Why I use ‘Allah’ – a layman’s perspective
By Pastor Eu Hong Seng
In the current ongoing debate, some are of the opinion that Christians should just give in and forego the use of the word “Allah” so that the threats and attacks on churches will stop and Malaysia can continue to enjoy her peace and move on unhindered to developed nation status.
Now, more than ever the country needs clear-minded Malaysians and not “confused” citizens, Christians included.
There are ten salient facts and reasons and I would like to address these to the ordinary man in the street and lay people in the Church. (1)
1. The use of “Allah” predates Islam
“Allah” is the Arabic name for God, and it indeed pre-dates Islam and even Christianity. The pagan Arabs of the Arabian Peninsula called God “Allah,” even though they worshipped hundreds of idols in addition.
Christians all across the Arab World today use the word “Allah” for God, and if one were to read an Arabic Bible, he would find that God is indeed called “Allah.”
“Allah” is also the name that Jesus Christ called God. “Allah” is the Arabic equivalent of “Elohim,” which is Hebrew for God. The “im” is a plural appendage of respect, and so the word is “Eloh,” which is very similar to “Allah.”
In addition, the Aramaic word for God is “Alaha,” and Aramaic was the language which Jesus himself spoke.
Moreover, the word “Allah” is found in the English version of the Bible which we read today.
In Matthew 27:46 we read: “About the ninth hour Jesus cried out in a loud voice, ‘Eloi, Eloi, lama sabachthani?’ – which means, ‘My God, my God, why have you forsaken me?'” The word “Eloi” is the Aramaic form of the Arabic “Allah.” (2)
It is important to know the fact that Christians in Malaysia didn’t start using “Allah” only recently, as some contends.
2. It is used all over the world by Christians.
The Arabic word is commonly used by Christians to describe God in such countries as Egypt, Syria and Indonesia, the world’s largest Muslim nation.
So it is not just a Malaysian word, for the Malaysian context only. One cannot just decide to copyright an “international” word and hope to escape ridicule.
And anybody in Malaysia can tell you that it is more than just one word that can be involved. The focus now may be on one word, thereafter the contention will be expanded to include other words, and at a later stage any other word or words that the “authorities” may so decide.
3 “Allah” was used by East Malaysians before they joined Malaya
The SIB church was formed in Sarawak state in 1928, nearly 30 years before Malaysia’s independence, and were already using “Allah” in their worship and literature.
And some of them don’t even speak BM or English, only their own mother tongue and in their mother tongue, the word used is “Allah.” So it’s not only the Alkitab, the BM Bible. The other Scriptures which use “Allah” are the Kalibatand Lunbawang Bible.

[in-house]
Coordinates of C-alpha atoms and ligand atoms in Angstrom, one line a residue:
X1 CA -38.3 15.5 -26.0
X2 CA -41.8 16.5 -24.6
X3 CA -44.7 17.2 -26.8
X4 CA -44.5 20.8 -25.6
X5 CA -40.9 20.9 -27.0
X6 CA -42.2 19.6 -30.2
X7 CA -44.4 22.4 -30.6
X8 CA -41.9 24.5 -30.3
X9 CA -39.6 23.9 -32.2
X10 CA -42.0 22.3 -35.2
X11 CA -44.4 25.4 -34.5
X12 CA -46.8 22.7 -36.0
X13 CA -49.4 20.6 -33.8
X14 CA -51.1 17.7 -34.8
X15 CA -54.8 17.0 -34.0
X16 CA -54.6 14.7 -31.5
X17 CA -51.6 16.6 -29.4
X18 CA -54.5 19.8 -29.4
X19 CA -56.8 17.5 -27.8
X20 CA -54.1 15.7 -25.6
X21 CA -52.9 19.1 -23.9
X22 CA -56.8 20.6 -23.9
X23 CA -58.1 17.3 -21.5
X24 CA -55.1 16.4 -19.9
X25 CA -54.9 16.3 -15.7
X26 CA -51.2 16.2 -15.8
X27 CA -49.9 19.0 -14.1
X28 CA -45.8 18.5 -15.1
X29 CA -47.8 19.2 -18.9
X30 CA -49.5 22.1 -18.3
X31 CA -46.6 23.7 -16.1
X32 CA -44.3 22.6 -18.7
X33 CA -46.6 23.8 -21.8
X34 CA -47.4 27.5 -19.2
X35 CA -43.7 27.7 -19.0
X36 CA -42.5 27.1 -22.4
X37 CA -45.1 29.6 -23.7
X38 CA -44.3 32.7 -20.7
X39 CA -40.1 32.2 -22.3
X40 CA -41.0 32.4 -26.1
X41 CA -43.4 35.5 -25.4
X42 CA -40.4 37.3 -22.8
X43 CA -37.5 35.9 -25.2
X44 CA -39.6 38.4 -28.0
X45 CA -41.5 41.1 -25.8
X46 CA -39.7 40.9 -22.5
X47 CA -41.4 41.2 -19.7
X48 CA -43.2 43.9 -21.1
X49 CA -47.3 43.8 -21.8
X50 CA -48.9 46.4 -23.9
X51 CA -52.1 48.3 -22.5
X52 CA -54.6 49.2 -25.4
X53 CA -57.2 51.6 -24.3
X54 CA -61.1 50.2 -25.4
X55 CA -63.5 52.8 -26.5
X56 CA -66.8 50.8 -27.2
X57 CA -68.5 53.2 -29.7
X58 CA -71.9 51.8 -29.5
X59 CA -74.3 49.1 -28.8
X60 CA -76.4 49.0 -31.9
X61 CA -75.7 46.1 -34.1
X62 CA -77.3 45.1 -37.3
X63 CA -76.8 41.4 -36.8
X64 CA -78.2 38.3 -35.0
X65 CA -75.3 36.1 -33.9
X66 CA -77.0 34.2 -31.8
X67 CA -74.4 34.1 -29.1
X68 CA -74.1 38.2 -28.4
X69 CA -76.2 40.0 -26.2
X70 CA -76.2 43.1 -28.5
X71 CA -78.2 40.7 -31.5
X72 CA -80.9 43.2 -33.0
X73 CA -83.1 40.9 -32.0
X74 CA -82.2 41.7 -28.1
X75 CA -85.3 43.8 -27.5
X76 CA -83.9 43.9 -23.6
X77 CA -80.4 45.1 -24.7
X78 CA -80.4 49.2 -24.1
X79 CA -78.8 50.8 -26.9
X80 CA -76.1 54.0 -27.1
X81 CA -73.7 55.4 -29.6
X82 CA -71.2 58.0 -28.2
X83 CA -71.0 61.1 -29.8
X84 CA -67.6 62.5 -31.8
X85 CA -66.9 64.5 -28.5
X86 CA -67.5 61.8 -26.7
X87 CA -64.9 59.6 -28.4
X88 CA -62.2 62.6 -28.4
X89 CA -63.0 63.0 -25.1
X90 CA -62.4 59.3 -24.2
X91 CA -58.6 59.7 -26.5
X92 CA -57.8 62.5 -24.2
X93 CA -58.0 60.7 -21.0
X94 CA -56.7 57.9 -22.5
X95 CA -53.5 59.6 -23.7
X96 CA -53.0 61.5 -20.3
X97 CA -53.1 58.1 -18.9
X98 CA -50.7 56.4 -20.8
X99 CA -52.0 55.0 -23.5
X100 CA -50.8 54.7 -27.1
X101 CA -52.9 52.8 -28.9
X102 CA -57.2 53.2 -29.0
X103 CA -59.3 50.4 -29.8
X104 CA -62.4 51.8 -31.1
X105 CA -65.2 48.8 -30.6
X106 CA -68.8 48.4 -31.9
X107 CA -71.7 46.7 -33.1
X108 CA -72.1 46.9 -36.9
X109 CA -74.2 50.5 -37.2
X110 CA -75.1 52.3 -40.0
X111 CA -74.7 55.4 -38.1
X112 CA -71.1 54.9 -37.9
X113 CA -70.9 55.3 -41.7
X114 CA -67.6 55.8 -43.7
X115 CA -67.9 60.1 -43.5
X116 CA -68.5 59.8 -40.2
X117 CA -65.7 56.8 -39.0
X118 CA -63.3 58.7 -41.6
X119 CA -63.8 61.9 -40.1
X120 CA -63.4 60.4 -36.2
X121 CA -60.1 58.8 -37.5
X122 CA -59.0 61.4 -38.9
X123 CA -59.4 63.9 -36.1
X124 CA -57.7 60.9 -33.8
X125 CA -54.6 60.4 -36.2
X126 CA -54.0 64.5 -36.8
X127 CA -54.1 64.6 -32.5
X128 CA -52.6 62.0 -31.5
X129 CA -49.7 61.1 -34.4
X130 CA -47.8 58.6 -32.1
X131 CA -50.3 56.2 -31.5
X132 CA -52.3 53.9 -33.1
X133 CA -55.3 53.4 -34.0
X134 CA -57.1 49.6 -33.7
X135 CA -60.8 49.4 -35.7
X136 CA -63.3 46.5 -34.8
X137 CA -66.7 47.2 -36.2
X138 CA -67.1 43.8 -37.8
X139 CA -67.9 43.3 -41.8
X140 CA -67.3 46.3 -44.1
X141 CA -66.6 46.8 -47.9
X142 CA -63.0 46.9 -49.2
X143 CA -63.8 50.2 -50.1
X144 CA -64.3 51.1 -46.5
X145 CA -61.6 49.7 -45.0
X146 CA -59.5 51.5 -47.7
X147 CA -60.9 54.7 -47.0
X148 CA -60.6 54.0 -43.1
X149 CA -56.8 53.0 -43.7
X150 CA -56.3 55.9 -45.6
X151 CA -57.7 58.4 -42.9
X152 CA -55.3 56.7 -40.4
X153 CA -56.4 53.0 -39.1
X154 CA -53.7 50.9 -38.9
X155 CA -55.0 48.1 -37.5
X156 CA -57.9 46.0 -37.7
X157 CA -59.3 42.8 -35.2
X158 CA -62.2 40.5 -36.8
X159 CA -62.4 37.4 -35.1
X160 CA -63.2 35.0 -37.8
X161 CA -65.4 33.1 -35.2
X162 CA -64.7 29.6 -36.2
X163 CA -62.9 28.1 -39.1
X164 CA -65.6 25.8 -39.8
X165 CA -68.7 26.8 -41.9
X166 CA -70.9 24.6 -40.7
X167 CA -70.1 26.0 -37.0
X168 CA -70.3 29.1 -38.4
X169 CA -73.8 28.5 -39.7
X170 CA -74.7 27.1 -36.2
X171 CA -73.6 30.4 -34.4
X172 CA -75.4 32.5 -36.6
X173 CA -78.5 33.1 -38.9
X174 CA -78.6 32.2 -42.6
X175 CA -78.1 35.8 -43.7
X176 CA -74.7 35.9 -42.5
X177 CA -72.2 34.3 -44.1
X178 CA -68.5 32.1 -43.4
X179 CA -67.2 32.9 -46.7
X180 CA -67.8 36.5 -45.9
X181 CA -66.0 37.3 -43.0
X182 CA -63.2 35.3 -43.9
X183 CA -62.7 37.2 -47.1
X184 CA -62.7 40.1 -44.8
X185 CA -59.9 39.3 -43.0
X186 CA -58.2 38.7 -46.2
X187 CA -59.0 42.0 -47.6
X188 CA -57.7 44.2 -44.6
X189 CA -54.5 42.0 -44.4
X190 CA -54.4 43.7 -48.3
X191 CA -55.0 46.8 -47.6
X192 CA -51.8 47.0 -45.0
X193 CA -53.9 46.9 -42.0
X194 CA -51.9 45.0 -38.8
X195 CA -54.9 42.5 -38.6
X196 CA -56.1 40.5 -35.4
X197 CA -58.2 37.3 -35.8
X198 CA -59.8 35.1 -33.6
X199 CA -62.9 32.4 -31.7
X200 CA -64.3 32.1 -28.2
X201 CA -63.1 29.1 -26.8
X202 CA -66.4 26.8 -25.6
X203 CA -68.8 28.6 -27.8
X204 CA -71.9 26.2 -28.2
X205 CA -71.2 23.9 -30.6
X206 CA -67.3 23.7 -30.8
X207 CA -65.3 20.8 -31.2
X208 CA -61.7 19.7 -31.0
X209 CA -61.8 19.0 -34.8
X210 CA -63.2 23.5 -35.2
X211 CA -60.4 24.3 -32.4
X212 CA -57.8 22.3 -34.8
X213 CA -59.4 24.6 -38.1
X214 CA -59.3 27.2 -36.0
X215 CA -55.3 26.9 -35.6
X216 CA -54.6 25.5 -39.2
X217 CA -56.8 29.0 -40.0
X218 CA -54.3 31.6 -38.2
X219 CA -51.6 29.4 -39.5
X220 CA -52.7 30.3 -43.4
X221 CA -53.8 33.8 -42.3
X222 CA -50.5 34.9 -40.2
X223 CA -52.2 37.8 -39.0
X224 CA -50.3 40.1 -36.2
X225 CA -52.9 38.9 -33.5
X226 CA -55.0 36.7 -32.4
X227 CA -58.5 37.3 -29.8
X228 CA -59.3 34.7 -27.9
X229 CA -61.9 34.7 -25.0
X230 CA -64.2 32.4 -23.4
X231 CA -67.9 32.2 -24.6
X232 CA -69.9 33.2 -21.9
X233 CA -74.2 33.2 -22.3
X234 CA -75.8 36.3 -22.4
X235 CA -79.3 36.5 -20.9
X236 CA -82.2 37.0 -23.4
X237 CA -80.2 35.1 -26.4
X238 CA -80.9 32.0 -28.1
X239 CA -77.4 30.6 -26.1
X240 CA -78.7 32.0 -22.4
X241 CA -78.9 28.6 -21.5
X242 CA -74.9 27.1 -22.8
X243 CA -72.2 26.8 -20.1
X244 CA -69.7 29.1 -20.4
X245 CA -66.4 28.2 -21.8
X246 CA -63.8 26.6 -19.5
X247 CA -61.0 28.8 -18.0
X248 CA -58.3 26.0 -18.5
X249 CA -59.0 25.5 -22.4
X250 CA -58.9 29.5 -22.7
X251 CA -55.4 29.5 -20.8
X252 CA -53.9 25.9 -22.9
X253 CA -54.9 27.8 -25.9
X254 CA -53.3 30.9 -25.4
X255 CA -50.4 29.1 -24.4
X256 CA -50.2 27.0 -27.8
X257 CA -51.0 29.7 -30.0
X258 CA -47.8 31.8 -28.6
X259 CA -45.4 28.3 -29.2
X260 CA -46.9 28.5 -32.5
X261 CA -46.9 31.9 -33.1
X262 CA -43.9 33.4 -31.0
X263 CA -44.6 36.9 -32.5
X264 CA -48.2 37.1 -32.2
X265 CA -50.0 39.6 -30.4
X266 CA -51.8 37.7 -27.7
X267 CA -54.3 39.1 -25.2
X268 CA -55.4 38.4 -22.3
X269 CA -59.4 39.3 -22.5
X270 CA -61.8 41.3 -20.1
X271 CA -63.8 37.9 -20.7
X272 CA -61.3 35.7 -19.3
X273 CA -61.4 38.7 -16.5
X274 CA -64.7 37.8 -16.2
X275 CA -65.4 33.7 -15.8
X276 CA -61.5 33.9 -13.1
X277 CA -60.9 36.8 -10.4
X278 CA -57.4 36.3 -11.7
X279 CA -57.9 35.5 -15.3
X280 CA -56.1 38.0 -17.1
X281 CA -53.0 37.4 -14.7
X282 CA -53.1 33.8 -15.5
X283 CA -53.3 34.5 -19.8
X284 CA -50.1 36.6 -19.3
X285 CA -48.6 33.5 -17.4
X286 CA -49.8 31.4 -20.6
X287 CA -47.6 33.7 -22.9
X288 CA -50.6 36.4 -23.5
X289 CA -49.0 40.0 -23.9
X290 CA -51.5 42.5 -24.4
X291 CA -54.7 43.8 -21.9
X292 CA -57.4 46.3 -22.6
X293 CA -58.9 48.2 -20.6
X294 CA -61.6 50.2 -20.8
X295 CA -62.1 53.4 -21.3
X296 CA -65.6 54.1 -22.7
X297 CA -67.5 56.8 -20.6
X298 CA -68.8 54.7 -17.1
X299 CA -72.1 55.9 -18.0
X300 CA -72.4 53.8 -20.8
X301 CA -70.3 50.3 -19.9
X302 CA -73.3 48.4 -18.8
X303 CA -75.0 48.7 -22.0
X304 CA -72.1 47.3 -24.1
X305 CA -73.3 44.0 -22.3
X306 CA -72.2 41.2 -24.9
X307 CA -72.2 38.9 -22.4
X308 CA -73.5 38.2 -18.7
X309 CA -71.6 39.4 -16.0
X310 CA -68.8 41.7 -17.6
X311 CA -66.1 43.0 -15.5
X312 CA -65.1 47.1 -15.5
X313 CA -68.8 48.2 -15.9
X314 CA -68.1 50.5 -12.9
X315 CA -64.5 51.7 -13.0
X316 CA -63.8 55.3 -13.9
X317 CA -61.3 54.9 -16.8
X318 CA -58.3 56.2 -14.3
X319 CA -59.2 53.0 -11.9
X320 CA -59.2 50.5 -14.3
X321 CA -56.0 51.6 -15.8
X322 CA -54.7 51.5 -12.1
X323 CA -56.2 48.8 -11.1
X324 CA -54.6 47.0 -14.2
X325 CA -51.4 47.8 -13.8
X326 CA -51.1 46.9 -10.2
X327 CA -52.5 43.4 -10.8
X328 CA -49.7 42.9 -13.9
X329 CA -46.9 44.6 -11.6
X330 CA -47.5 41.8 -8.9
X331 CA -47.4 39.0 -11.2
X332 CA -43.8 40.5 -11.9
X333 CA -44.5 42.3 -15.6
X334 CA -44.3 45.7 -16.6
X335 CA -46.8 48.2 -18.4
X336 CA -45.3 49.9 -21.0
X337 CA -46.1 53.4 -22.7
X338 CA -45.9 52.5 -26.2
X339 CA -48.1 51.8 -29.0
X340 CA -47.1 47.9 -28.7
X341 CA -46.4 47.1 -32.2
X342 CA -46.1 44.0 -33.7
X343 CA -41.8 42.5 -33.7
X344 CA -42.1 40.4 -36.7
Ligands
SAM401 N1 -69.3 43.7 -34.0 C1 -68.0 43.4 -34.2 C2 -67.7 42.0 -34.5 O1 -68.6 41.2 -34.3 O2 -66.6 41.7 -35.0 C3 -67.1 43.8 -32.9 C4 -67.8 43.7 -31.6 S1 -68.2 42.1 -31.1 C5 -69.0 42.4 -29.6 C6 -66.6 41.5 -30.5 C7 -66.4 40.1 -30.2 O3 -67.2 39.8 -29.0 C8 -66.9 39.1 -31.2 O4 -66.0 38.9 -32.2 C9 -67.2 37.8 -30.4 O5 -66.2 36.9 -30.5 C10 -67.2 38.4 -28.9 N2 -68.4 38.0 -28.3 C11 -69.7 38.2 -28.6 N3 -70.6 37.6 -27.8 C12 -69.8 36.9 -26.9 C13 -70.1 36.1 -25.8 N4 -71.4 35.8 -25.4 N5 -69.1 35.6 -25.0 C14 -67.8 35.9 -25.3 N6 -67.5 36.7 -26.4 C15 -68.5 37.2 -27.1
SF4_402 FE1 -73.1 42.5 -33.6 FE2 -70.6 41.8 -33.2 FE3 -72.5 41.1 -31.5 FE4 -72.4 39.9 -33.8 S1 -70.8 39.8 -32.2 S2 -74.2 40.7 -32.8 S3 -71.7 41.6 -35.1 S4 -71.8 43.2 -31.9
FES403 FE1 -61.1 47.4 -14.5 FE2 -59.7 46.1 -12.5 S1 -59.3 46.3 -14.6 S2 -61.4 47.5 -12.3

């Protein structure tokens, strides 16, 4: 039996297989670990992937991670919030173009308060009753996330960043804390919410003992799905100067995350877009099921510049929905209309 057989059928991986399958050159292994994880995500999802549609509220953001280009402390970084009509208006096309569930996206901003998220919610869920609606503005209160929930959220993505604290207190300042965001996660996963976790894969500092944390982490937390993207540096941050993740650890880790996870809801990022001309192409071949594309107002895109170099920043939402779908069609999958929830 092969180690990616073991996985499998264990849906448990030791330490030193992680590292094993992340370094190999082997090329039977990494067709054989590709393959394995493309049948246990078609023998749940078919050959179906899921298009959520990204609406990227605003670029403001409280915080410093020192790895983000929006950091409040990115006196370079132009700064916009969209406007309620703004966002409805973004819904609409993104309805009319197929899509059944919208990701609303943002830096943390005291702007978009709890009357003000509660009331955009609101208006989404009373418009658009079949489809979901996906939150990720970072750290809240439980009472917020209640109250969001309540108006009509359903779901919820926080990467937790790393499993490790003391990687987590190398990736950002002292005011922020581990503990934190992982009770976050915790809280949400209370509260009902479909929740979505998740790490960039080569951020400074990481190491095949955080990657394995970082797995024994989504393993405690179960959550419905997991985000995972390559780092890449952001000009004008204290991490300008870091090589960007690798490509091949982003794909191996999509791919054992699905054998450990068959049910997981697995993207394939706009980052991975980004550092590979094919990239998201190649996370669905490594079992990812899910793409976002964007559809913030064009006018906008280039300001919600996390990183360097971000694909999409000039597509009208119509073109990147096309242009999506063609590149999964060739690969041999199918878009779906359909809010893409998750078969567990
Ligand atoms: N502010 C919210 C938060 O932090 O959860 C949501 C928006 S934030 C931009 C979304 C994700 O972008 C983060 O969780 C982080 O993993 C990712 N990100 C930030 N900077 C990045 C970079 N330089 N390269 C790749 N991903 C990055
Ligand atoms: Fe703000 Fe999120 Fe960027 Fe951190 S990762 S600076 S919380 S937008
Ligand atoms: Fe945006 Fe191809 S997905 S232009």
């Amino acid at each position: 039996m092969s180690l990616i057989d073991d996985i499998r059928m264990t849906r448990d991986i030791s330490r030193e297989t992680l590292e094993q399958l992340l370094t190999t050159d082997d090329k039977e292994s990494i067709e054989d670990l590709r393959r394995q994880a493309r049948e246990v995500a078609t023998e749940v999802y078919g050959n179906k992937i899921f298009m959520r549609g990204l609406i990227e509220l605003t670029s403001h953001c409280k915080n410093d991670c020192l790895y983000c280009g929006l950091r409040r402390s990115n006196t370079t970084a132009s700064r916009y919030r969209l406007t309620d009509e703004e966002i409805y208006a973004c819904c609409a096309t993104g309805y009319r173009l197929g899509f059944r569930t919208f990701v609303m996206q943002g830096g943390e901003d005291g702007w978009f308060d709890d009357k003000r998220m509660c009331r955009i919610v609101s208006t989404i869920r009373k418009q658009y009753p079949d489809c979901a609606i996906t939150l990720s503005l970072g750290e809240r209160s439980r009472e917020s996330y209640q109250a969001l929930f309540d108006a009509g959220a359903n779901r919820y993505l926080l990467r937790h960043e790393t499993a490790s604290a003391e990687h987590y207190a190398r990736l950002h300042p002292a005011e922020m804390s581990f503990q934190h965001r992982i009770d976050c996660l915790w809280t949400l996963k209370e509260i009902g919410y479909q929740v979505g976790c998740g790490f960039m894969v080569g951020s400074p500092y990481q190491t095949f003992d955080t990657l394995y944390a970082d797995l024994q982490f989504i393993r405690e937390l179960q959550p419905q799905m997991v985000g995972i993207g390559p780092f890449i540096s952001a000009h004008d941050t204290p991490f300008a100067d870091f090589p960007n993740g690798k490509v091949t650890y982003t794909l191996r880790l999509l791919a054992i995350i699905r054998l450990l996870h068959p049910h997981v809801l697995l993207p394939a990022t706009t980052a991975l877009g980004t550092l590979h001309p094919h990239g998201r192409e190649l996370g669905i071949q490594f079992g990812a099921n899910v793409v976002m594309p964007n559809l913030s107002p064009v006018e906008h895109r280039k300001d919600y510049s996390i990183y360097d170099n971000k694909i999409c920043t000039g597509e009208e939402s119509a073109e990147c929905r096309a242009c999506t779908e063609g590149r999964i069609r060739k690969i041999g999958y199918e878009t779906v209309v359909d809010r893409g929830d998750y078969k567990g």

Daniel Raut, a senior leader of SIB Church — the largest Malay-speaking congregation in the country – said it will not drop the use of the word “Allah,” even though Christians fear for their safety.
“Since our forefathers become Christians in the 1920s, we have been using Allah even in our mother tongue,” said Raut, who is from the Lunbawang tribe in eastern Sarawak state.
Furthermore, how does one propose that its use be restricted to East Malaysians only? What happens when they come to work in West Malaysia? What about the thousands who are already in West Malaysia? What about our existing West Malaysia Bahasa Malaysia churches? What happens when an East Malaysian crosses over to Labuan (a Federal Territory) for the weekend?
Some proponents of the “East Malaysia only” concept take it a step further and suggest (to those of us in West Malaysia), “when in Rome, do as the Romans do.” The Malay equivalent is “Masuk kandang lembu, menguak. Masuk kandang kambing mengembek” (When entering the cattle pen, moo. When entering the goat pen, bleat). [That] Perhaps it is time the new minority, moo and bleat with the majority.
Though debatable, the new political landscape has all the major political parties, including the key partners of the Barisan, not aligned with Caeser, on this issue.
4. The success of our National Language education policy
Since the introduction of the National Language policy, our emerging generation has become more proficient in Bahasa Malaysia. And with the continued emphasis, the next two generations can be expected to be not only proficient but dependent on the Bahasa Malaysia as the lingua franca in our nation.
Alongside the Allah contention, there are clear intentions to further impose restrictions on other words like “Injil” (Gospel) and “firman” (faith). (3)
So the logical question we all are asking is “how would this pan out?”
Any strategists will tell you that in winning the generational war, ignore the “old diehards” and focus on the future generations.
Our grandchildren and great grand-children, will find themselves reluctant to read Scriptures in a language they are less proficient and also not be able to access the Alkitab, and also, perhaps be the first generation who have never heard of “firman” and “Injil?”
I can understand the zeal of the government to Islamize the nation, (4) but I pray that they can do so with honesty and integrity. “Bring all to the table” and aim for the hearts. Malaysians will respect you for that.
But no coercion, no bullying, no media misrepresentation, no scrambling the minds of our children and no re-writing of Scriptures!
But I also pray that by the same token and in the true spirit of religious freedom, the day will soon come, when others, if they so desire be allowed to share their respective faiths with our Muslim friends as is fully acceptable and permissible in Indonesia, the largest Muslim country in the world.
Surely, Indonesia is a great example to us on what freedom of religion is all about. Sharing one’s faith with another should not be narrowly interpreted as with ‘intent to convert’. Understanding one another’s faith is surely an excellent way of promoting goodwill, peace and harmony among the multi religious population in this lovely country of ours.